General methodology works are important, especially when you are getting started. Val Greenwood’s The Researcher’s Guide to American Genealogy has helped many Americans get started with their research. Although dated, it is still very helpful in understanding the basics of research.  I purchased a copy of Ancestral Trails, a detailed guide to researching British ancestors, for expanding my knowledge of British research. For example, when I first started researching, I got a copy of Guide to Genealogical research in the National Archives of the United States. Now there is a new version, called the Genealogy Tool Kit: Getting Started on Your Family History at the National Archives. I also obtained copies of books on researching ancestors in the British Army and the Royal Navy, to help with the complex system of records available there.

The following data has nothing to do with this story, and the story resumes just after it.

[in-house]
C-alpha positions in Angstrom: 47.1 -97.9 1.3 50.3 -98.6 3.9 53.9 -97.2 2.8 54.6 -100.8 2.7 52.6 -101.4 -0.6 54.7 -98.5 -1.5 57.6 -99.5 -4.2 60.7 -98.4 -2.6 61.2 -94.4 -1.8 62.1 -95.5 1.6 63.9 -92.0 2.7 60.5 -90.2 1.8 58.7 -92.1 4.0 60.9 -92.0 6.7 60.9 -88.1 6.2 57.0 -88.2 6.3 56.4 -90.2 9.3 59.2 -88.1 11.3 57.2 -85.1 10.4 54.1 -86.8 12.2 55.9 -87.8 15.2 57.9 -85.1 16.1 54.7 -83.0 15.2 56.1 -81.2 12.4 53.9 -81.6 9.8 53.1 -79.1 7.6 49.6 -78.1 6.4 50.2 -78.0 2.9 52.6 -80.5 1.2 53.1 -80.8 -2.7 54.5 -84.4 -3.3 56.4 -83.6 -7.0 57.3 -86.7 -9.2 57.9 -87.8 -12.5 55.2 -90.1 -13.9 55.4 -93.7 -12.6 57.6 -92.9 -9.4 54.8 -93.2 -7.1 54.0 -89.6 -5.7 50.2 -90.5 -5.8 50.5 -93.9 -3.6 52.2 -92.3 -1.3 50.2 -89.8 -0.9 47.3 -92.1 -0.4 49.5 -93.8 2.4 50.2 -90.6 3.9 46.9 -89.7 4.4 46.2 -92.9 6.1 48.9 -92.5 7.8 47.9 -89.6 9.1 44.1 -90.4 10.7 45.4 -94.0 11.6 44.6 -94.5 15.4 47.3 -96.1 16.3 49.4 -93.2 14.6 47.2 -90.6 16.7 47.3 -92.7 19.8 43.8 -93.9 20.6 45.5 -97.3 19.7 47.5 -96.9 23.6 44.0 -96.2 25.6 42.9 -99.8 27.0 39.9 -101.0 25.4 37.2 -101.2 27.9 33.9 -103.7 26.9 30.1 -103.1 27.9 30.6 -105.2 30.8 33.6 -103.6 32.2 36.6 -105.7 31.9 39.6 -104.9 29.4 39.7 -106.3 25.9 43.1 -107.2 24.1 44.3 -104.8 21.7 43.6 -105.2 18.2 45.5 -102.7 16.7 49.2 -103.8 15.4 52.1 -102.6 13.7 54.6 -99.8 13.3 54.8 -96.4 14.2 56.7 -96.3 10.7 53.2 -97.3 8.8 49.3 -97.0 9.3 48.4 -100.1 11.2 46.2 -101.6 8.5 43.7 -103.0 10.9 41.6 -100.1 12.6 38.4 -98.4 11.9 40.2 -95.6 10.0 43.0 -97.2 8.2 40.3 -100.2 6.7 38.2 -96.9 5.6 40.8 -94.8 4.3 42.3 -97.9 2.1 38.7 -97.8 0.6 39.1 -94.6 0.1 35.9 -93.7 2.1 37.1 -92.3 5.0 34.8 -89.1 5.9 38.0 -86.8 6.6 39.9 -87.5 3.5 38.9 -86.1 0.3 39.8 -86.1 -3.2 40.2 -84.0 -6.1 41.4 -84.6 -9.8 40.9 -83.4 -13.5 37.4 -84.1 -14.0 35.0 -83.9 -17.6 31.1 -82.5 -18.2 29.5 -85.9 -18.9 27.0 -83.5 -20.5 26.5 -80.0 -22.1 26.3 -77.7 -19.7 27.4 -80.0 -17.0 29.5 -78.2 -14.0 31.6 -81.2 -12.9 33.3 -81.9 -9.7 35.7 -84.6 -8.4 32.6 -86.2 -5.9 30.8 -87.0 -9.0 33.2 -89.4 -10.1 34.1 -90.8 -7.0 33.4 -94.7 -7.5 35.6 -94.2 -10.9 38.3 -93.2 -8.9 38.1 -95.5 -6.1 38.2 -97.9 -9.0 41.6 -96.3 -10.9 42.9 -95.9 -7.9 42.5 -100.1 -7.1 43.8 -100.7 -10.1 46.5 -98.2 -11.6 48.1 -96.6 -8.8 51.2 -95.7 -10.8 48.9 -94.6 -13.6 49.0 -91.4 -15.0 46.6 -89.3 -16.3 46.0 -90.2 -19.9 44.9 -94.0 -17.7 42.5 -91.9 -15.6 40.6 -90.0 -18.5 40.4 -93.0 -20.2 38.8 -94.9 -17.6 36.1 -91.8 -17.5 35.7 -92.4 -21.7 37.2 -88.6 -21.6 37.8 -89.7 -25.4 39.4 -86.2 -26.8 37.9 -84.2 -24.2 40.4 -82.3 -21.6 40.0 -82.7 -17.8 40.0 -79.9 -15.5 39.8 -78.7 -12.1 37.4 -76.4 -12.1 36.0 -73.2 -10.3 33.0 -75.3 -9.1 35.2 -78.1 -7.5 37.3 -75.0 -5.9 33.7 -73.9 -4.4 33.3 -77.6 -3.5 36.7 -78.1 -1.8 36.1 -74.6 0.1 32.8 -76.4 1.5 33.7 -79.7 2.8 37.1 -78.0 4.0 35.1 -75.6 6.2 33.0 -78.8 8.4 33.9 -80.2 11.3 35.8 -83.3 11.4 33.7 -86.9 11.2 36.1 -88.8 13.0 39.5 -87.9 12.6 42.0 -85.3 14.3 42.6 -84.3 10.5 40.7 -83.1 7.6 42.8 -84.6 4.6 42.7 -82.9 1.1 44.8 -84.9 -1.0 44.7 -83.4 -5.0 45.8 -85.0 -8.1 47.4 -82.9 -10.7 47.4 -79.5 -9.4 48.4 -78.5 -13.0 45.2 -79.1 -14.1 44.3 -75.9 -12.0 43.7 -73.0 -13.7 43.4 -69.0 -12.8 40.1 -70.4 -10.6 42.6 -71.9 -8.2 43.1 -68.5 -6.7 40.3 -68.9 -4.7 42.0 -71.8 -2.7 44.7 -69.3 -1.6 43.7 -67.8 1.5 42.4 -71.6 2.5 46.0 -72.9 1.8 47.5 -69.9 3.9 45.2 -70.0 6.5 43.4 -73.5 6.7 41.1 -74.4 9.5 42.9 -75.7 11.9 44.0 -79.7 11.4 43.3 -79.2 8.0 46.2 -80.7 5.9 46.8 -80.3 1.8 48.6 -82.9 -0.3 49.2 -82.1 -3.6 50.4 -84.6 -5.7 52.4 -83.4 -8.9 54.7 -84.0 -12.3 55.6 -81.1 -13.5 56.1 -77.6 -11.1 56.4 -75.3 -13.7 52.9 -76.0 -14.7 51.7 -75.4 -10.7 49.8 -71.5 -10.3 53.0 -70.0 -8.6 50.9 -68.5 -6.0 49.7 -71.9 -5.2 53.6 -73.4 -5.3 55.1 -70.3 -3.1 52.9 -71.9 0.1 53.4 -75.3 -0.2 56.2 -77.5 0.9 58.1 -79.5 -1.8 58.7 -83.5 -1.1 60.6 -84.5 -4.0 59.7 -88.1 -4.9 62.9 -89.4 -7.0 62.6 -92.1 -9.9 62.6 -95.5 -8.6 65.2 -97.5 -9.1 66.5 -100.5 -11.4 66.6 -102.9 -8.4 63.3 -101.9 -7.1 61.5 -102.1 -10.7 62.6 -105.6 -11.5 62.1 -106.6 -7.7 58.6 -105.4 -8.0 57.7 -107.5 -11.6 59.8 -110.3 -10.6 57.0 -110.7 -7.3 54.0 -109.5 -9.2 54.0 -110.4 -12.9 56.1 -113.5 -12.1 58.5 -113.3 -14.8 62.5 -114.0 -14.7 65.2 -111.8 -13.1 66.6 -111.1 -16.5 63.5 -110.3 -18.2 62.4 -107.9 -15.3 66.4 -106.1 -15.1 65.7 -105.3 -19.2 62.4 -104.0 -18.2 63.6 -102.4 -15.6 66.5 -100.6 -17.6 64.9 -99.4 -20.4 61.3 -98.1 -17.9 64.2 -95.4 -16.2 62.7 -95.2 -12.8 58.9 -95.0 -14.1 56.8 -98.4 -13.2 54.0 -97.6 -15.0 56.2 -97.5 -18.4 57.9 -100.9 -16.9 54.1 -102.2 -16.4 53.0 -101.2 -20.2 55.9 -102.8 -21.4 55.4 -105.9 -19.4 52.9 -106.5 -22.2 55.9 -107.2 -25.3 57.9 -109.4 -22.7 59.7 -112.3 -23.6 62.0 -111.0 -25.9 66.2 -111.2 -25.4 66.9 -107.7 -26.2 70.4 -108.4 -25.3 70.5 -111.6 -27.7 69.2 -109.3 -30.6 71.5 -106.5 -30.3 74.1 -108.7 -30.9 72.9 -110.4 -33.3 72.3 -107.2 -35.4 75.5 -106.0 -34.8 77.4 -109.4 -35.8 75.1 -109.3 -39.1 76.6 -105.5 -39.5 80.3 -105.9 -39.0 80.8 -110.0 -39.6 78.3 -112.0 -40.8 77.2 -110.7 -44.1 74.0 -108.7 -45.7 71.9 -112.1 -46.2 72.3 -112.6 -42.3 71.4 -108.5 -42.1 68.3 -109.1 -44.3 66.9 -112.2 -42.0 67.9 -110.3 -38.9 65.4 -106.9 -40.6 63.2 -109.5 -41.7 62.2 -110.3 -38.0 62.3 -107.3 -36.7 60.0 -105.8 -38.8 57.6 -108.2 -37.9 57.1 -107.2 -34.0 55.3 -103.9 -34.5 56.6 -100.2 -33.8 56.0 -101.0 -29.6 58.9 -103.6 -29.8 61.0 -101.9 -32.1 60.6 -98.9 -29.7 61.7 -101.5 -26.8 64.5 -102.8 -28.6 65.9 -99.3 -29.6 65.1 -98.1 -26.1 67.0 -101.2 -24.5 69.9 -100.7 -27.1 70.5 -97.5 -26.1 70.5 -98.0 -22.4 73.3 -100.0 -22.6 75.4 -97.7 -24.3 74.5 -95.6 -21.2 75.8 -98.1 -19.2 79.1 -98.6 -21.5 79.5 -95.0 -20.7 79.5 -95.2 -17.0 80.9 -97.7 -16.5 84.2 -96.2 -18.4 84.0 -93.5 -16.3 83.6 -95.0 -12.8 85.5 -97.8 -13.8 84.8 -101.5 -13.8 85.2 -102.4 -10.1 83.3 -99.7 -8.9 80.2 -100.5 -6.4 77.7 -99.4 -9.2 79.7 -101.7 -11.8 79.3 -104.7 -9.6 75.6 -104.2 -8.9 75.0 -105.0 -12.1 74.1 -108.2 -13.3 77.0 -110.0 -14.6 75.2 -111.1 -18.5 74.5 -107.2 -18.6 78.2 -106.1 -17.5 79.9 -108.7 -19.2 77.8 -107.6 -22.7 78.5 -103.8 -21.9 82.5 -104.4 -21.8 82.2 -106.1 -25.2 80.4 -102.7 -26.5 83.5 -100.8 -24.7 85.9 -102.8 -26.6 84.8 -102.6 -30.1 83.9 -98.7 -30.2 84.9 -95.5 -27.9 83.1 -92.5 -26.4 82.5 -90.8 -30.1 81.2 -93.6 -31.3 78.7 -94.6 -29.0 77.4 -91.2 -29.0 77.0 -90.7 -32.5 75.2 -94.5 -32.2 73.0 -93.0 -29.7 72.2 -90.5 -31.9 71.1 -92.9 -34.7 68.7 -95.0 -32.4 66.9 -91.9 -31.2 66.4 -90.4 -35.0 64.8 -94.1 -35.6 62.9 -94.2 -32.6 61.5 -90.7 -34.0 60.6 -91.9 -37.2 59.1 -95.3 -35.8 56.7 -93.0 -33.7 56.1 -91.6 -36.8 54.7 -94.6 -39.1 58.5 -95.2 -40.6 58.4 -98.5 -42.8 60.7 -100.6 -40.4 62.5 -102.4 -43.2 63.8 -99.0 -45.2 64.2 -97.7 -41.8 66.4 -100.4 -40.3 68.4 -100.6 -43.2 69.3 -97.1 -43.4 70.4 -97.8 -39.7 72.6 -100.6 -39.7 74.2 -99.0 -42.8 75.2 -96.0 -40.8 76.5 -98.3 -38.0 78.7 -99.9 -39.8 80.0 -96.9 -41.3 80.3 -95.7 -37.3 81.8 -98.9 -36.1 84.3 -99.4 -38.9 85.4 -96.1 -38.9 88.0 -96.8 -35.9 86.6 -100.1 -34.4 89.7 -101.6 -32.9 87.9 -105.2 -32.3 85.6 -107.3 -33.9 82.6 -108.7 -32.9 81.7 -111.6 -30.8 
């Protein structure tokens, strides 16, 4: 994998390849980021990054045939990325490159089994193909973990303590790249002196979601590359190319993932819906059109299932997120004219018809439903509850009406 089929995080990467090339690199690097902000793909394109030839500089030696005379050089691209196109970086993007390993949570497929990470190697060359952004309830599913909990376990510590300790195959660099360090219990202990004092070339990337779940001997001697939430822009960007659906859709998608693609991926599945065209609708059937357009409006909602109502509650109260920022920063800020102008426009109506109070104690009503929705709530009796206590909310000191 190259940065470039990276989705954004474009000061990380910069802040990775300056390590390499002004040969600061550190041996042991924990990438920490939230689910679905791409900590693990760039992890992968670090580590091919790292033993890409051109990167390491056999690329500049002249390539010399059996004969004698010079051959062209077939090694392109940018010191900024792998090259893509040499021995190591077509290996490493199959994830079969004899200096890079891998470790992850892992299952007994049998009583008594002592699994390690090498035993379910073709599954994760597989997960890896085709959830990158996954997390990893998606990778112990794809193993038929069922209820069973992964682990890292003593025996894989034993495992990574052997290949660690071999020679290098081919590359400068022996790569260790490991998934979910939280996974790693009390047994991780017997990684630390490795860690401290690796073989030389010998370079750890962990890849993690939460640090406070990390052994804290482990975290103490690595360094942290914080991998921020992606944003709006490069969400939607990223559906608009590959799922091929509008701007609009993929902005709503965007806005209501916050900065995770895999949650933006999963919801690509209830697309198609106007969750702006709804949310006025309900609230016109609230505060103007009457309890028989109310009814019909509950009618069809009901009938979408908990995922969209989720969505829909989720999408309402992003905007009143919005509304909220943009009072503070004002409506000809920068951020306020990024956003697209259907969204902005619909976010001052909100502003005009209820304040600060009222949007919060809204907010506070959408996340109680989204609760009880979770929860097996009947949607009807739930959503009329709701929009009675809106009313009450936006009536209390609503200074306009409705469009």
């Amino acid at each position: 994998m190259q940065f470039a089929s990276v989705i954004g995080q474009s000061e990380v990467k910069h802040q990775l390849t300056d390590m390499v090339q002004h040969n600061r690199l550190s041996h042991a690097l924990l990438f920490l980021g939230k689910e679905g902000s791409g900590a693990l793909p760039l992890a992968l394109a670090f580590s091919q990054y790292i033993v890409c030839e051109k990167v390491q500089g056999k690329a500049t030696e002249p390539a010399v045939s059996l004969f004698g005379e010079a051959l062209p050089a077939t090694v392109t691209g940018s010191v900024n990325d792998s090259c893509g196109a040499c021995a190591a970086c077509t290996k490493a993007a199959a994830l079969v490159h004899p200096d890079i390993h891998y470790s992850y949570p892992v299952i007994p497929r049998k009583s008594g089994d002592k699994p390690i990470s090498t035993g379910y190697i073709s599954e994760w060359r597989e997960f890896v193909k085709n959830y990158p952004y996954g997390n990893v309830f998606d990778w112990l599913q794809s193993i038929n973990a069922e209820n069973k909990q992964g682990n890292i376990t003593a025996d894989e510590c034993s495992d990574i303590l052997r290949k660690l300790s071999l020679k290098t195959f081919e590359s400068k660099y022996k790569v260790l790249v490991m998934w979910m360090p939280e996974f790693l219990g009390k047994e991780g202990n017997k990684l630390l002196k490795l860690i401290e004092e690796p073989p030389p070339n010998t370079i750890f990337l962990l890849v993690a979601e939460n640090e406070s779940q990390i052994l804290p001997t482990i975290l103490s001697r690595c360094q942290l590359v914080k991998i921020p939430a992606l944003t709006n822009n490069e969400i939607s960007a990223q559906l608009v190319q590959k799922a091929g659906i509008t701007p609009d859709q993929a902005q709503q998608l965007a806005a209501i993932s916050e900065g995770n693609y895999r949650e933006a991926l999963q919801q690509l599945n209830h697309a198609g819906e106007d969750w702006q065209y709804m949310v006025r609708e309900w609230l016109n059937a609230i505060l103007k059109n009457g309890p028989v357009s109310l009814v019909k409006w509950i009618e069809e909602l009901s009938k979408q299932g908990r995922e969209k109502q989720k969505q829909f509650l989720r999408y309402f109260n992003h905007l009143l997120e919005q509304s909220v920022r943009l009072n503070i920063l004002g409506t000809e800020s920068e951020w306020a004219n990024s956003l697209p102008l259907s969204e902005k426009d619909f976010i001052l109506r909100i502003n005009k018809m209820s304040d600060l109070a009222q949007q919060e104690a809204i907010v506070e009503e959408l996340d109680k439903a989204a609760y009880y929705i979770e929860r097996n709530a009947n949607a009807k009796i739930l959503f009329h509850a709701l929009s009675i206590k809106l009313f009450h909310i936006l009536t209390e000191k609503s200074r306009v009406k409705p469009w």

Social Guides
Understanding the social and legal environments around records is important. I have a number of legal and social histories to help with this. Among these are Inheritance in America From Colonial Times to the Present, which delves into the history of probate. Another is Women and the Law of Property in Early America, showing what, exactly, women’s rights were in respect to owning property.

Regional Guides
General methodology books are good, but guides that apply to your area of research are even better. For example, those who have research in the northeast will find the Genealogist’s Handbook for New England Research from the New England Historic Genealogical Society and the New York Family History Research Guide and Gazetteer from the New York Genealogical and Biographical Society to be indispensible. [note: I am the editor of the New England book, and helped with the production of the New York book, but I receive no royalties, payment, or any other benefit from sales of the books. And many others will be happy to tell you how indispensible these books are.]